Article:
This week is Safeguarding Awareness Week so we are sharing Jane’s* story – a heartbreaking account of a mother from Essex pushed to the brink of taking her own life and that of her son after her appeals for help and support went unanswered.
The audio of Jane’s story can be found here.
Jane’s son is 22 and has autism and other neurological conditions. She has cared for her son single-handedly for 20 years before reaching a crisis point after her efforts to access support failed over an 18-month period.
Jane’s son had not slept for more than a few hours each night for the last 22 years and Jane had not had any break or days off from her caring responsibilities for that length of time.
Jane told us: “It’s been 24/7…for 22 years, so obviously I was exhausted. Nobody really knows what 22 years without sleep does to you.”
Jane described how she had she felt herself spiral into depression – but after being moved off lists to access support repeatedly and eventually failing to receive responses to her calls, she explained that she no longer felt able to cope: “I hit crisis point, being severely depressed to the point that I felt like committing suicide and, because I had nobody for my son, killing him as well.”
“That day I’d tried several times to access some help because I knew I was feeling lower and lower, and nobody was in or nobody answered the call. In my head I just decided I can’t cope anymore and, in my head, I had decided that I was going to end my son’s and my lives.”
Fortunately, not long after, a member of staff at Essex County Council called Jane back and, from then on, the safeguard was instigated.
Jane said of the safeguard: “Literally as soon as the safeguard was initiated all the things I’d been asking for happened like magic.
“Why do you have to reach crisis? Why do they let carers reach a point where they’re not coping when they are clearly asking for help?”
Within days of the safeguard being instigated, Social Services arranged for Jane to be provided with support for 30 hours each week. But despite the initial relief, the process was a daunting one.
Jane said of the safeguard: “I had to look it up on the internet to find out exactly what it involved and, having looked at the website, it was really quite scary – it seemed that safeguards were being brought about because a child or vulnerable person was being abused and that made me feel terrible because that wasn’t really the case in my situation at all.
“It felt like it was saying that I wasn’t a fit parent and that my son was unsafe with me. And although it had reached the point where – for a few moments on one day – he was unsafe with me, it felt really unfair because I’d kept him safe all that time and I’d been asking for help… and the help didn’t come.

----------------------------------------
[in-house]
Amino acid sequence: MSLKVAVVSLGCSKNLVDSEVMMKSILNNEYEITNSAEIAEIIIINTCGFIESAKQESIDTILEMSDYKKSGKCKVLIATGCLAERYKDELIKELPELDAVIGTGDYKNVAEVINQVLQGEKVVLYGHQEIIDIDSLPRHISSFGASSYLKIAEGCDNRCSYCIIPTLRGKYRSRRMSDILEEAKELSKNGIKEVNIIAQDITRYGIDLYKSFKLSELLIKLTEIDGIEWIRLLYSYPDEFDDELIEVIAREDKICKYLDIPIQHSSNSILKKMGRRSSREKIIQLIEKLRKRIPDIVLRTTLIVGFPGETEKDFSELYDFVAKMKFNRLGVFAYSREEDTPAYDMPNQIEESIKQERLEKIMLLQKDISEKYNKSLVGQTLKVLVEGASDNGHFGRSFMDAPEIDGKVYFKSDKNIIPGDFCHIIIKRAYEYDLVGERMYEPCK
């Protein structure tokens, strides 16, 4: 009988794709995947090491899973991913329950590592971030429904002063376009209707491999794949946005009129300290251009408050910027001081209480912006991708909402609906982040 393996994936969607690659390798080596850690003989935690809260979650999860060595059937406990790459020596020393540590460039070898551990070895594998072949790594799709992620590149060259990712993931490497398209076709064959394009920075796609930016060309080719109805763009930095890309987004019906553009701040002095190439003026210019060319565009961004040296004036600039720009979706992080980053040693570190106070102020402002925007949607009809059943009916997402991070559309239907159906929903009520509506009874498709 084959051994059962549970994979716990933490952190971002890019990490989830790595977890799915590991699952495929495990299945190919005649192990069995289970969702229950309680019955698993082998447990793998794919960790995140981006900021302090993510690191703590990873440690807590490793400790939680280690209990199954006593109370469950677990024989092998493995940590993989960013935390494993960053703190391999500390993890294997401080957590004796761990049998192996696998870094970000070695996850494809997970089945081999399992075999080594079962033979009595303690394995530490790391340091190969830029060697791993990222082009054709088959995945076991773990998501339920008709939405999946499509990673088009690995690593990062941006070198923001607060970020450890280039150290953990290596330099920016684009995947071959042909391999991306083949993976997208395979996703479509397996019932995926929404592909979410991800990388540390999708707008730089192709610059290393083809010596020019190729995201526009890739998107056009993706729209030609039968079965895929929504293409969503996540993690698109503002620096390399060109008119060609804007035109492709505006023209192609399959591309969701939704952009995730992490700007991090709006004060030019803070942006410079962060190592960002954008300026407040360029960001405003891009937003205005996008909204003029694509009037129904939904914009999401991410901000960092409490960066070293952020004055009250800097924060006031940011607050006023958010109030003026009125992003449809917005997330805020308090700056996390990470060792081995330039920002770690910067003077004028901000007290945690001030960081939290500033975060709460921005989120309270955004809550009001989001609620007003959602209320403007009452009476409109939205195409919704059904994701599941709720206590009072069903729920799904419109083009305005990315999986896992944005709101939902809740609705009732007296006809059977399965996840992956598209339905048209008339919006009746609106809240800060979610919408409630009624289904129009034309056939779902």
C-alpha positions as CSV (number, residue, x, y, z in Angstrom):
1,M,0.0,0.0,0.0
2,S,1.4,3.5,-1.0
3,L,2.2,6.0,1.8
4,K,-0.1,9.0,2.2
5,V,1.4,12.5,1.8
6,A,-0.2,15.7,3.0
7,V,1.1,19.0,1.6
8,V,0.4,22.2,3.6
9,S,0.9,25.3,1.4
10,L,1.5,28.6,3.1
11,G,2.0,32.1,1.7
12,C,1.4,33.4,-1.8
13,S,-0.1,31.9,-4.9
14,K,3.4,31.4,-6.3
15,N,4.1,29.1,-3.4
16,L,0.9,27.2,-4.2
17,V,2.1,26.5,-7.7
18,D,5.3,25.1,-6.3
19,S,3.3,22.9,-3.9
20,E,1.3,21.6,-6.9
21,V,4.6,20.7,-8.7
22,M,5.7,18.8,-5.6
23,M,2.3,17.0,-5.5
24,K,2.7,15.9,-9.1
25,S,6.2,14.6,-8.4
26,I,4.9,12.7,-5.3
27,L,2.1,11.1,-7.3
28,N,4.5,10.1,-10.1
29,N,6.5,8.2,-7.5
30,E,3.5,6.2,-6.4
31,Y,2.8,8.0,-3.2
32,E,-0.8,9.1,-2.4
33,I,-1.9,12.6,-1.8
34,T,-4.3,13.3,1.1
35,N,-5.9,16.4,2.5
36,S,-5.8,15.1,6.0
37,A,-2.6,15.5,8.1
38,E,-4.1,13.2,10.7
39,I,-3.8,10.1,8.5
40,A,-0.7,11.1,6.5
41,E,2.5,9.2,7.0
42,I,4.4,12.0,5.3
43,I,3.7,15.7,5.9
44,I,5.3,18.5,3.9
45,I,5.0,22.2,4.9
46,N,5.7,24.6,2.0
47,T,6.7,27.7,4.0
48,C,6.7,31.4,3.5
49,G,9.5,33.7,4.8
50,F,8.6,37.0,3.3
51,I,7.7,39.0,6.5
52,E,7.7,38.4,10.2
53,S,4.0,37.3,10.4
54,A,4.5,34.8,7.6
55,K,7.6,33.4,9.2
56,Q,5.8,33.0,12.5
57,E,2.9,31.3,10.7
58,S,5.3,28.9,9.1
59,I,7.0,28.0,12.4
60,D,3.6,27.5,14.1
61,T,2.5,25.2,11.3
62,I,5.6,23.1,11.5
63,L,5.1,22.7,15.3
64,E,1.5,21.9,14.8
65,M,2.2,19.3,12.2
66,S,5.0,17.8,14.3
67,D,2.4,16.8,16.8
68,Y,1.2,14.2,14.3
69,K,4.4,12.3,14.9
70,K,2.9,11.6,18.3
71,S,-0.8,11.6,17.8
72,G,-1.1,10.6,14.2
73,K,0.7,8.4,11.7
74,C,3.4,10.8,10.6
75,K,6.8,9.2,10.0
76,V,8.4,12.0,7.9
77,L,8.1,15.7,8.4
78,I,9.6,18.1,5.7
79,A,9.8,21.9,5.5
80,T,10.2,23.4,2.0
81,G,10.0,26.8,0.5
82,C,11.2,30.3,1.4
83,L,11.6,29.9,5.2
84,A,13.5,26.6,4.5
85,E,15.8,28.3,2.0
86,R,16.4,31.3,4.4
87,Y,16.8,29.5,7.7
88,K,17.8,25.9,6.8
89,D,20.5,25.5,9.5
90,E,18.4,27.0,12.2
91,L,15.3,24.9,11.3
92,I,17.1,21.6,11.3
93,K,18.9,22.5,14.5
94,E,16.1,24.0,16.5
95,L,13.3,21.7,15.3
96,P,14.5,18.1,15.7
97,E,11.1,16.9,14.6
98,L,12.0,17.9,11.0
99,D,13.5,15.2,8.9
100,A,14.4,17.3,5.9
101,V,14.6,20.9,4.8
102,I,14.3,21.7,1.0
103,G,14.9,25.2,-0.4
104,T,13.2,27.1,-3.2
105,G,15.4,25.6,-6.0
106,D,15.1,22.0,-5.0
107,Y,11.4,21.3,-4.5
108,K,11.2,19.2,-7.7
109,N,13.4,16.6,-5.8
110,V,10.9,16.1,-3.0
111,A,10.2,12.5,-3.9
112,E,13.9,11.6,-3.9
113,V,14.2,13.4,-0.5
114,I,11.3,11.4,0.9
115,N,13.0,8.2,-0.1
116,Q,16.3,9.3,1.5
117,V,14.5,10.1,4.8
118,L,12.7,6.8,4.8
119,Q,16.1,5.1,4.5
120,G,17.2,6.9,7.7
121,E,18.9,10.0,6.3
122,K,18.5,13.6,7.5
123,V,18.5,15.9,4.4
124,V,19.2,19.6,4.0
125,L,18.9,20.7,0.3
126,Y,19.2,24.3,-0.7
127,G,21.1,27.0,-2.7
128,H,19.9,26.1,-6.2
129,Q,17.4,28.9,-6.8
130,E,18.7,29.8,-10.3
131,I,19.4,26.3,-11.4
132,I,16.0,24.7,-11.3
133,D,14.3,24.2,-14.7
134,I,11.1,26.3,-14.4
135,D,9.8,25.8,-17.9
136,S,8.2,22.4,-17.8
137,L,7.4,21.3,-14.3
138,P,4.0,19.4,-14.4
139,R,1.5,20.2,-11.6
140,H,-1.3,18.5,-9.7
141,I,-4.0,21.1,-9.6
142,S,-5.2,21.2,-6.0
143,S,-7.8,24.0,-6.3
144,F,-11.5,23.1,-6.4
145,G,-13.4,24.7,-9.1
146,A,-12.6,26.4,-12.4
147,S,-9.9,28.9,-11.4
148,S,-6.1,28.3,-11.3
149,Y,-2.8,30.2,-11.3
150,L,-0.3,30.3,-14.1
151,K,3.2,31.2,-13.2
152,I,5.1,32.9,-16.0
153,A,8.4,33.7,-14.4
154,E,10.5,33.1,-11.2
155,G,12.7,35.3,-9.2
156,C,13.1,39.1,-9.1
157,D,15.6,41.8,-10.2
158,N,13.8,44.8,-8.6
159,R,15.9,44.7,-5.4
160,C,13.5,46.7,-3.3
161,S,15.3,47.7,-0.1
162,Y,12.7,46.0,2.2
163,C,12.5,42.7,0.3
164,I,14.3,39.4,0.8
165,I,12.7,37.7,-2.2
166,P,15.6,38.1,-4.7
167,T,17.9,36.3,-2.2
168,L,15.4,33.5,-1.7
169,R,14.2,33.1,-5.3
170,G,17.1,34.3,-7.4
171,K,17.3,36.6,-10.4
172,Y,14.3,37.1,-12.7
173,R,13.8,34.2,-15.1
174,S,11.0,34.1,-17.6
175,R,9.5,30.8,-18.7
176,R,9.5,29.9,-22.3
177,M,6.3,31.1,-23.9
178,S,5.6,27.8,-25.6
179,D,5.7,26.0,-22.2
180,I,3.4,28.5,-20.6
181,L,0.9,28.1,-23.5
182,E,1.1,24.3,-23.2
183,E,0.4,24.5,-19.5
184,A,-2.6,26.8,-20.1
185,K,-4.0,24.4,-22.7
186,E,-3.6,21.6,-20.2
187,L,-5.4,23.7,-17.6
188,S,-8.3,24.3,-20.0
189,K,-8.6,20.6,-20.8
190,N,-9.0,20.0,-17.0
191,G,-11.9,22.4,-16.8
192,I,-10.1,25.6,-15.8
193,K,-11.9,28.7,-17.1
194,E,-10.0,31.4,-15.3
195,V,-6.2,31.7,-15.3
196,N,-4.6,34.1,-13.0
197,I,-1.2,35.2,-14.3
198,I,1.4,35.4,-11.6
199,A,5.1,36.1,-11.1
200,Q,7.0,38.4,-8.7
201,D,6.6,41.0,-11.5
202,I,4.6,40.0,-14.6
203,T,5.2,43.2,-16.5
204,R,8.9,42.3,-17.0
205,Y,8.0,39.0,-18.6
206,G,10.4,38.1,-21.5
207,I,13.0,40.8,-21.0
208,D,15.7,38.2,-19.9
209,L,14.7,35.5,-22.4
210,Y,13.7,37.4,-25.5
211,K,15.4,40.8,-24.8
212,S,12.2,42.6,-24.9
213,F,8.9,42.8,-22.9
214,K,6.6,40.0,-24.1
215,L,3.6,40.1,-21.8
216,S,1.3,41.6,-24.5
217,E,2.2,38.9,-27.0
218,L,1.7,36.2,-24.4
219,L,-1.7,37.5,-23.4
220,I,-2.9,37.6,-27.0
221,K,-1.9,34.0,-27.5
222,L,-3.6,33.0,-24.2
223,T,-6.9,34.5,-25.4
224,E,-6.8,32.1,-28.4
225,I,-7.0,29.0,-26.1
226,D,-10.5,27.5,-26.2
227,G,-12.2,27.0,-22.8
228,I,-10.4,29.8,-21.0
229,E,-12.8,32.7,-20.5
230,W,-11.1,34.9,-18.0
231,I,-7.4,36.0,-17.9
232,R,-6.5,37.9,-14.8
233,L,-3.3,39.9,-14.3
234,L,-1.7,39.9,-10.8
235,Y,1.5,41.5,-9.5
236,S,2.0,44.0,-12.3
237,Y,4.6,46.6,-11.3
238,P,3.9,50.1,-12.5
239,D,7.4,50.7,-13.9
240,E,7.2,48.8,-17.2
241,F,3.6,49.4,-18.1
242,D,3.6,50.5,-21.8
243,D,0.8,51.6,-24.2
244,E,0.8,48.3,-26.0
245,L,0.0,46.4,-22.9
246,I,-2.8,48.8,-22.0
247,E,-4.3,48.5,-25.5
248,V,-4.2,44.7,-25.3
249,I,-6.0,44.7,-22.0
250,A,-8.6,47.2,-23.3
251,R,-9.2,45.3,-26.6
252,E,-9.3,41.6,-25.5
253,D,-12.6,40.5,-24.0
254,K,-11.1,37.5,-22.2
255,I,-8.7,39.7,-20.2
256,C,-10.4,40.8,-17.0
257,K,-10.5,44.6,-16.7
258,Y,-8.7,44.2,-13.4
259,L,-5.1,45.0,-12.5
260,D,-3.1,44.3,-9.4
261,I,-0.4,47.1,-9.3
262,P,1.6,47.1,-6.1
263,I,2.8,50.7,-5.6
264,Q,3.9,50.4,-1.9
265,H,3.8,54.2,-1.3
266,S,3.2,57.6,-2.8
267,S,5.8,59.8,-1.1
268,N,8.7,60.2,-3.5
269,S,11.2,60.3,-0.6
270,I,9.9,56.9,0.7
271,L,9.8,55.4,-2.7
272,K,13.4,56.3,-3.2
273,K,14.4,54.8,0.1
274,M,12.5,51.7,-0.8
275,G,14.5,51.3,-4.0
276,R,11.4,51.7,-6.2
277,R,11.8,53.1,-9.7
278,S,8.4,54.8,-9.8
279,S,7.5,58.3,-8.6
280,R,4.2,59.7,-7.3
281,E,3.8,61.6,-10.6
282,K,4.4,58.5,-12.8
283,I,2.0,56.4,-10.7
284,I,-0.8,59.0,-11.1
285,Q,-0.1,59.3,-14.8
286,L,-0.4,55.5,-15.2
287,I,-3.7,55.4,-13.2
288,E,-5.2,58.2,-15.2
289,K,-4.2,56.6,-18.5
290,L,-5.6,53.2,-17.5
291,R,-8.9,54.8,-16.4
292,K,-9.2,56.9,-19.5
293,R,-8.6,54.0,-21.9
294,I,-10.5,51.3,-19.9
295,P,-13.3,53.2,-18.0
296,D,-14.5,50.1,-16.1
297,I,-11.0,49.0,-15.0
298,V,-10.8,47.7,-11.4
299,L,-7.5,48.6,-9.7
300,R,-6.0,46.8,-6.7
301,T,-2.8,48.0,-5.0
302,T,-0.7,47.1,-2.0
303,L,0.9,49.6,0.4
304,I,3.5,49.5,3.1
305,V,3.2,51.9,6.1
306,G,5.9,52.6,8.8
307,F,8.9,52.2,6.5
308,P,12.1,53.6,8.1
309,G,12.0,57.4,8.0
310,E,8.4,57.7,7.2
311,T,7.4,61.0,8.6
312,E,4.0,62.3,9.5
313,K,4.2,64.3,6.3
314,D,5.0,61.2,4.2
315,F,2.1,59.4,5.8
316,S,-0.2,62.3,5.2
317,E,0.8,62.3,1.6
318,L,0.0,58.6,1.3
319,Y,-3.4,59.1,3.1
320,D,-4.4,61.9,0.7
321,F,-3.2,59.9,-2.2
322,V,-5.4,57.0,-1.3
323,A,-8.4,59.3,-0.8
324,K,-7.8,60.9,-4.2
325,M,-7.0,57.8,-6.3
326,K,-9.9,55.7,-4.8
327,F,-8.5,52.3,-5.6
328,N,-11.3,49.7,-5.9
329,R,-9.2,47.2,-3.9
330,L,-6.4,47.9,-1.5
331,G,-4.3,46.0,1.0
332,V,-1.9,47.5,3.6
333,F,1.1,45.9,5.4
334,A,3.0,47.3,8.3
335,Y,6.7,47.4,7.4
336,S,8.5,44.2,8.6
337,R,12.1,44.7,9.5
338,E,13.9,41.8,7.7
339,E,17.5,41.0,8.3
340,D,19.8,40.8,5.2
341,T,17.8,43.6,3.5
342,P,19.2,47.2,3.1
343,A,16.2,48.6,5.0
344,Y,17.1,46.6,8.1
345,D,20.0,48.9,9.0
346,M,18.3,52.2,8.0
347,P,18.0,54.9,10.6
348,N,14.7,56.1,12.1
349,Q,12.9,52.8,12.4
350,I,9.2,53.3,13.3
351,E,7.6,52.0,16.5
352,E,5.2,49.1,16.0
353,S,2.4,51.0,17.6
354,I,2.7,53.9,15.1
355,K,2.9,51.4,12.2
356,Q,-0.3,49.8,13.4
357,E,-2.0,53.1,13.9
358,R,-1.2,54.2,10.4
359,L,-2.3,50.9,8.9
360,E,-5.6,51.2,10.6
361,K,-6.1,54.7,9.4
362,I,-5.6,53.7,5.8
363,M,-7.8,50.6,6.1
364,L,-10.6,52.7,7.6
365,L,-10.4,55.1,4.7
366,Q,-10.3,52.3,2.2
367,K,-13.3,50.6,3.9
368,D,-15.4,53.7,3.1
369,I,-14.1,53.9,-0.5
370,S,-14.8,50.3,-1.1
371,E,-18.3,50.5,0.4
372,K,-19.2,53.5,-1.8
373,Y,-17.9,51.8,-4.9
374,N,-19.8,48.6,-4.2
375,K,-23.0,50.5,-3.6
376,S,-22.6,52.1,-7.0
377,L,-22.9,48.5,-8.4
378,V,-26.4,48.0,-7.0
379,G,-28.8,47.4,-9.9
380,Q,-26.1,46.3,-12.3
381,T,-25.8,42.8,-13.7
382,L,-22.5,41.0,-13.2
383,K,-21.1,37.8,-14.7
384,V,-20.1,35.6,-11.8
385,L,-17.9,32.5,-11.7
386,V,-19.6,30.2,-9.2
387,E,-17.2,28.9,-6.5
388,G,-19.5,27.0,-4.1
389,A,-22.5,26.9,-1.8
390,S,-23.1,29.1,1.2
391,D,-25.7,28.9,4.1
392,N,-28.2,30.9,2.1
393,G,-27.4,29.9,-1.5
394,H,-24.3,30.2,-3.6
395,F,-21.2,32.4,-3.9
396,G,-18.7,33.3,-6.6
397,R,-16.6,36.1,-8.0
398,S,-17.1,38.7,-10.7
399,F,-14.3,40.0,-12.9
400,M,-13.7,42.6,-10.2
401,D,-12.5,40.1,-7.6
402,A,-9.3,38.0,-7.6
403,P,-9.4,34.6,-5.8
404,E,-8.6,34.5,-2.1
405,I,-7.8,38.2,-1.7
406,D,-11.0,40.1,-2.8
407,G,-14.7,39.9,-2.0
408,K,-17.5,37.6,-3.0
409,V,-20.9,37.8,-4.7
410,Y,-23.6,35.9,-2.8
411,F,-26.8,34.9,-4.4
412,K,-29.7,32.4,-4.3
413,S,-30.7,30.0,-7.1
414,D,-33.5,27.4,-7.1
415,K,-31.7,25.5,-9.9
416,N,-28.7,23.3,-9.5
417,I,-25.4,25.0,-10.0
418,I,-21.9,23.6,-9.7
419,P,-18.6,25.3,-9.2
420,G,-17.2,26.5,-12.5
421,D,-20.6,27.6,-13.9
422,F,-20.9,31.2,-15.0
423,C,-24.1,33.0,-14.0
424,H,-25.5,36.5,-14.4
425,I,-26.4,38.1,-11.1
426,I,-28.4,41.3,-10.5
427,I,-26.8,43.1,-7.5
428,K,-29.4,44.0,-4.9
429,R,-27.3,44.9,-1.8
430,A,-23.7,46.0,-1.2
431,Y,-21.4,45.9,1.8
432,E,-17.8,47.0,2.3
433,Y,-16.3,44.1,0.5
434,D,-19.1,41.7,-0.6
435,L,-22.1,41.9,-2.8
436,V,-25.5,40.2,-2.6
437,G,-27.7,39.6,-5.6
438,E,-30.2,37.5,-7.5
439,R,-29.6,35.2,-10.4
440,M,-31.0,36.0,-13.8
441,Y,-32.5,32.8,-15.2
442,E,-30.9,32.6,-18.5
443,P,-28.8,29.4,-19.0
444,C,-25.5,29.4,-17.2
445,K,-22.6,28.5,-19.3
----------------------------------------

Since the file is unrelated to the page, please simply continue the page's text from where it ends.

“Then there is a formal document saying your son’s unsafe with you. It just felt so unfair.”
Jane was concerned about who the information about the safeguard was shared with, how long the process would last, who was involved and what it would ultimately mean for her.
She said: “I didn’t know what the rules and regulations were. I wasn’t given any paperwork or anything to let me know, nobody to talk to, no point of contact.
“There needs to be change… we need help to navigate the system. We need a point of contact and we need things written down and kept secure.”
Jane shared her experiences and thoughts with Healthwatch Essex and we have worked in collaboration with Essex County Council to make improvements. Our most recent reports focusing on the safeguarding process, aim to provide a deeper understanding of the safeguarding system from the perspective of people experiencing it. The reports can be found here: ‘555 Report 2018’ and ‘Making Safeguarding Personal – Report 2’.
The Essex Safeguarding Adults Board has already actioned a number of the recommendations put forward in Phase 1 of the engagement, which include the development of a multi-agency awareness campaign around ‘what is safeguarding?’ and incorporating a standard review process for individuals to provide feedback on their experience of the safeguarding process.
CEO of Healthwatch Essex, Dr David Sollis, said: “We know that people often find themselves in complex situations that don’t always have clear-cut solutions, so ‘safeguarding’ is always likely to be fairly complex.
“It seems, from the people we have spoken to, that the service tends to kick in as a last resort when people have already reached crisis – perhaps because of a lack of awareness or a lack of available services.
“We hope these reports illuminate what it is like for an individual experiencing safeguarding in Essex, and in doing so, it helps to inform professionals about what works well and what might benefit from improvement in the future. It is vital that people in Essex have a chance to shape the services they need, and we hope that the reports help to achieve that.”
*We have changed Jane’s name to protect her anonymity.